The Science-based Targets Initiative (SBTi) Guide

science based targets initiative sbti explained

Science-based Targets initiative or SBTi is rapidly and consistently gaining more popularity as Sustainability Standards. With over 2000 companies that have committed to take actions, it is time to look closely at Science-based Targets initiative. In this article, we will explain about SBTi and how you can set targets for your SBTi reporting.

What is the SBTi?

Science-based Targets initiative (SBTi) is an organization that validates corporate emissions reductions targets in line with the Paris Agreement to limit global warming to 1.5°C. SBTi was created in 2015 as a partnership among the United Nations, WWF, World Resources Institute, and CDP, its closely affiliated carbon disclosure and reporting hub. The backing of the science comes from aligning target criteria with “limiting global warming to well-below 2°C above pre-industrial levels and pursue efforts to limit warming to 1.5°C”. However, SBTi is rapidly phasing out the well-below 2°C option and from 2023 and onward, only validates targets that align with the 1.5°C pathway.

Target validations from SBTi cover only private corporations. Cities, non-profits, public, and governing bodies, are excluded as well as oil and gas companies – as of today.

SBTi’s popularity is growing exponentially, doubling the number of companies with committed and approved targets every year since 2018. And in the unlikely case you still can’t relate SBTi targets to something you know, ground it on this. When you recall a company’s net-zero target, it is most likely an SBTi-approved target.

Important to know: SBTi is solely responsible for validating emissions reductions targets that companies themselves set.

While SBTi liberally tracks the progress of companies against those targets and strongly recommends a linear reduction trajectory year-after-year, SBTi does not sanction companies that do not perform according to their recommendations. The mandatory follow-up is that a company must revalidate SBTi targets every 5 years.

SBTi targets

What are the SBTi targets?

SBTi offers a matrix of targets, which are interconnected in the process. Let’s take a look at the basic components of SBTi targets and let them float before we break them down:

Type of target: Companies setting science-based targets may choose to set absolute targets, intensity targets, renewable electricity targets, engagement targets, or any combination of the above.

Time frame: Most of these types of targets can have a combined near-term/long-term approach. For near-term targets, companies must also select a target year that is minimum 5 and maximum 10 years ahead.

Scopes: Depending on the type of target, they may select Scope 1, 2, 3 or a combination of Scopes the targets apply to. However some types of targets are Scope-specific. For example, engagement targets only apply to Scope 3.

Base year: Companies need to select a base year after 2015, that should be consistent across all targets. This base year will serve as the baseline for the GHG inventory and it should be representative of a company’s emissions profile.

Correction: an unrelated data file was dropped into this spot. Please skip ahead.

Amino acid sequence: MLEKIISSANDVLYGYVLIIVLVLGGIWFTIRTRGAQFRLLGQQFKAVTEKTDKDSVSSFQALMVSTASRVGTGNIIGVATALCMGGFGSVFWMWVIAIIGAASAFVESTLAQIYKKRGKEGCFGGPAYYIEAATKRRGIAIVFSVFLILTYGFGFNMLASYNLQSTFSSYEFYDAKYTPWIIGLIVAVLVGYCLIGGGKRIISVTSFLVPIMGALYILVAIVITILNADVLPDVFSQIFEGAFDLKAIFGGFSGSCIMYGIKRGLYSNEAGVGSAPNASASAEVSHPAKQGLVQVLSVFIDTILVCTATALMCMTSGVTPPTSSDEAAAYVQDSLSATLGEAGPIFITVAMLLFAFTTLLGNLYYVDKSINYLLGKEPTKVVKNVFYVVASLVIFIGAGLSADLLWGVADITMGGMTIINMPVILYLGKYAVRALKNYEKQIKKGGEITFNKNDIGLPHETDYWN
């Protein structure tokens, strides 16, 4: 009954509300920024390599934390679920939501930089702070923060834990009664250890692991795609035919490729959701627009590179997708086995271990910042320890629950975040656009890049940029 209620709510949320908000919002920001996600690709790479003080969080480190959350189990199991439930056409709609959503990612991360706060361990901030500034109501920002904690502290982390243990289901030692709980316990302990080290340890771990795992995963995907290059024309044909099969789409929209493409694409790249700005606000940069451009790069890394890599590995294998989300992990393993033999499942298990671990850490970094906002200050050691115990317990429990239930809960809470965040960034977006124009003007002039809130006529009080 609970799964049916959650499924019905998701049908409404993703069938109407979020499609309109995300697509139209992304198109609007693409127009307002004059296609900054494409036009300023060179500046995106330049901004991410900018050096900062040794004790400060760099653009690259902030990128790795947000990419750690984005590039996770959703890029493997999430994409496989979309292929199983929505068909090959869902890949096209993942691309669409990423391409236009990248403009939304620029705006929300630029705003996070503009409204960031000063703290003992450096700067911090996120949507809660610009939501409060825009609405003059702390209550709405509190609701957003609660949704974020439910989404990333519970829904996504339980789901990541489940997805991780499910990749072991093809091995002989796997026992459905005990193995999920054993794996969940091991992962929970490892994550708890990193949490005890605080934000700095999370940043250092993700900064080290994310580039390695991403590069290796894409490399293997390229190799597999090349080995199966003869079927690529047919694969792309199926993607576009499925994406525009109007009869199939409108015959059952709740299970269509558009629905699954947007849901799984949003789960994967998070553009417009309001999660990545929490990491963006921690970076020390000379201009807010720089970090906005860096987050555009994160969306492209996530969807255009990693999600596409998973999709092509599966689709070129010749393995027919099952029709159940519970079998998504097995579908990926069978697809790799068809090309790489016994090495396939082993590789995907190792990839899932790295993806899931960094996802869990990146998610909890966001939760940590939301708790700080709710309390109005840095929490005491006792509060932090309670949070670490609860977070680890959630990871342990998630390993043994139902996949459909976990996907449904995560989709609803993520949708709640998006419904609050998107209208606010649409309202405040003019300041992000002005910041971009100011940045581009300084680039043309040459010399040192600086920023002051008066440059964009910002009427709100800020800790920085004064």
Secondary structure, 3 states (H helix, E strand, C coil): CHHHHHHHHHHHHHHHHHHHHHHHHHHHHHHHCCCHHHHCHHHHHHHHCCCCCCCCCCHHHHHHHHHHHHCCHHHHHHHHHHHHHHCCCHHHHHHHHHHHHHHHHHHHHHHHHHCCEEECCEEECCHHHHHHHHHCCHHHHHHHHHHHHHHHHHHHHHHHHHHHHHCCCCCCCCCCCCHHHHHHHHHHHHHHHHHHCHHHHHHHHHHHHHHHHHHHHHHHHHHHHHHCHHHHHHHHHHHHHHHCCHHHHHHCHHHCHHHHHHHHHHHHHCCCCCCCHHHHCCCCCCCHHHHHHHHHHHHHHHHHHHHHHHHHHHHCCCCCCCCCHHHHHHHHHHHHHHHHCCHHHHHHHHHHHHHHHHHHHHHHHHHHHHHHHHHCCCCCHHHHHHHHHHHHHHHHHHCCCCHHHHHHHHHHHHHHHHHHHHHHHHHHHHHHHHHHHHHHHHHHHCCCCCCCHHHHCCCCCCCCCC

Pathways: Companies may need to choose a general (cross-sector) pathway, an industry-specific (sector approach) pathway if it is available for their sector, or a combination of the two.

SMEs: If a company falls into the SME category, a singular pathway is available for them and the requirements for target selection are more streamlined.

Now let’s deep-dive into these terms and explore how they determine your final targets.

Timeframe for SBTi targets

Long-term/Net zero targets

Long-term targets have a net-zero ambition and a 2050-time limit. SBTi strongly recommends that companies commit to a long-term target, which they deem of higher ambition. What this targets practically means is that the company needs to reduce emissions by at least 90% by 2050.

If your ambition is to set a net-zero target, you are required to also develop near-term targets in the next 24 months. Both targets will be validated at the same time.

Near-term targets

Near-term targets have a timeframe of a minimum of 5 and a maximum of 10 years and enable a company to formulate more specific ambitions. Your company may set near-term targets without long-term targets. However, if a net-zero target is your ambition you are required to also develop near-term targets.

A base year with a complete Scope 1, 2, 3 inventory is required to set both near- and long-term targets.

Need help with SBTi reporting?

👉 Check out our SBTI reporting solution

Scopes for SBTi targets

Scopes 1 & 2

Scopes 1 and 2 are mandatory to include in any type of absolute target setting, as near-term targets must cover at least 95% of them. For large companies and conglomerates, Scope 1 can be tricky. SBTi recommends that parent companies include all subsidiaries in this boundary.

Scope 3

Pathways for SBTi targets

Cross-sector absolute targets

This pathway is for companies that operate in an industry without sector-specific guidance. Cross-sector targets are absolute, meaning that the company commits to reducing emissions irrespective of the production output of the company.

Sectoral decarbonization approach

To start with, setting any target with SBTi requires a full GHG inventory, including Scope 3 with a breakdown of the 15 categories. If Scope 3 comprises of over 40% of the total emissions, then a company must set Scope 3 near-term targets, covering at least 2/3 of the Scope 3 emissions. Then the company may select to set targets for a portion of the 15 categories, provided that they make up for 2/3 of Scope 3 emissions.